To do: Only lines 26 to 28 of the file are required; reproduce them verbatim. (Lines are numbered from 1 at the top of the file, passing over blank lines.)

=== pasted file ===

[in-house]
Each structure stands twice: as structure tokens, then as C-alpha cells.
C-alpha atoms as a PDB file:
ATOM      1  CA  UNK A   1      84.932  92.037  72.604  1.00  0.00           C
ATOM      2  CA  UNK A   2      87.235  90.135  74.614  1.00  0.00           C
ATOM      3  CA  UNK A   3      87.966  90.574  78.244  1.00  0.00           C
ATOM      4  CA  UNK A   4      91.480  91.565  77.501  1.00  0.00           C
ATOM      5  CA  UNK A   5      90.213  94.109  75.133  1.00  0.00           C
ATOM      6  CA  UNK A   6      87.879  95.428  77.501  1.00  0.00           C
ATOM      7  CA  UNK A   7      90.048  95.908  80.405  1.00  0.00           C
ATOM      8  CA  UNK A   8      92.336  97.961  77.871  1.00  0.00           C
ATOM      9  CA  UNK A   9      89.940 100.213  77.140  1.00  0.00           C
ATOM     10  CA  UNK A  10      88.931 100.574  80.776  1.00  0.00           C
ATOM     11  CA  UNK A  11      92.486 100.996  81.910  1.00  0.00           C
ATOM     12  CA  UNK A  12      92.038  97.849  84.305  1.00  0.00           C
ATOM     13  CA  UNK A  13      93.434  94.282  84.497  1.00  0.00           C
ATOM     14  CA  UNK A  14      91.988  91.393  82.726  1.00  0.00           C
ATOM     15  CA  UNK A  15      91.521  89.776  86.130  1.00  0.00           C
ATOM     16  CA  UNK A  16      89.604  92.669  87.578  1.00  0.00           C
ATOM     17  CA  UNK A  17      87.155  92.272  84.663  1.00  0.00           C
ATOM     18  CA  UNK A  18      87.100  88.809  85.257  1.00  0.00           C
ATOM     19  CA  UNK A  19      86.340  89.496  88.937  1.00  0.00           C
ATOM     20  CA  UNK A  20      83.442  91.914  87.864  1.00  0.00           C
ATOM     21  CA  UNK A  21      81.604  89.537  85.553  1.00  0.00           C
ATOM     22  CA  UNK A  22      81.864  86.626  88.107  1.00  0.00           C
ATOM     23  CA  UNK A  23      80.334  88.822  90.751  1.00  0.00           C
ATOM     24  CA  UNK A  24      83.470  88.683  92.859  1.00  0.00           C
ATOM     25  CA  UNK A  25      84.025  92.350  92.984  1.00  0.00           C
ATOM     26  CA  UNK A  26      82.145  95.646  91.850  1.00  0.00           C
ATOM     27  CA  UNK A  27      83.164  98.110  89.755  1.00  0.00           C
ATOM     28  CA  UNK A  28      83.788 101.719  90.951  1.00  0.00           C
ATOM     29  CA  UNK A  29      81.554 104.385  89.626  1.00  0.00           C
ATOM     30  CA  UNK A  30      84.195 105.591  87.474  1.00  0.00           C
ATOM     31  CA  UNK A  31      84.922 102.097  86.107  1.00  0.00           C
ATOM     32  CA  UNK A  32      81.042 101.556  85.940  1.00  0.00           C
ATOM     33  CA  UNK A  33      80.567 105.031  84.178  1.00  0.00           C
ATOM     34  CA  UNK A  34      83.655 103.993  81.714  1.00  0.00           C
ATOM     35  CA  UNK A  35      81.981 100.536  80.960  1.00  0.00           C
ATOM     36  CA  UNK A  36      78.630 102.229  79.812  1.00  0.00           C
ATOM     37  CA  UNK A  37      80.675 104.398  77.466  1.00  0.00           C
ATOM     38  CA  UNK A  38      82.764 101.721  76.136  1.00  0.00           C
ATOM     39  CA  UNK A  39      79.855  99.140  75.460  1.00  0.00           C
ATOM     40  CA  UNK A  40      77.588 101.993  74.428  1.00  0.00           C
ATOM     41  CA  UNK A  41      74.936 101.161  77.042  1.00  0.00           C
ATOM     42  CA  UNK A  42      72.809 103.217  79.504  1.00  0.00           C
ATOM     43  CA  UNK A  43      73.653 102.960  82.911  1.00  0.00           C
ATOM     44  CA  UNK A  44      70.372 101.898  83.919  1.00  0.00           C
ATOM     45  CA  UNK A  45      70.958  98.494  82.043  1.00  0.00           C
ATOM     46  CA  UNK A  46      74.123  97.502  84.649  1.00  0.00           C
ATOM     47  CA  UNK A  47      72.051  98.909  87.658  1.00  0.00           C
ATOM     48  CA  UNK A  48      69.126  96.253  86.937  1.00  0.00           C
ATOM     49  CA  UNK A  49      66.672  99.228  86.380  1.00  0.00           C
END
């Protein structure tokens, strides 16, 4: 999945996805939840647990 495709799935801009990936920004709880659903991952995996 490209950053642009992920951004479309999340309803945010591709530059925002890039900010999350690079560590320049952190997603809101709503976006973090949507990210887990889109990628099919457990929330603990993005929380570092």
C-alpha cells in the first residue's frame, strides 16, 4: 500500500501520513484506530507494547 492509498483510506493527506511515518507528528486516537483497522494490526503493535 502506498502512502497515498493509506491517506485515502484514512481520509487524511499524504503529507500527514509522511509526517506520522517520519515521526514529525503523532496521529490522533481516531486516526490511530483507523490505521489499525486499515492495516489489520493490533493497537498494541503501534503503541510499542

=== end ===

ATOM     23  CA  UNK A  23      80.334  88.822  90.751  1.00  0.00           C
ATOM     24  CA  UNK A  24      83.470  88.683  92.859  1.00  0.00           C
ATOM     25  CA  UNK A  25      84.025  92.350  92.984  1.00  0.00           C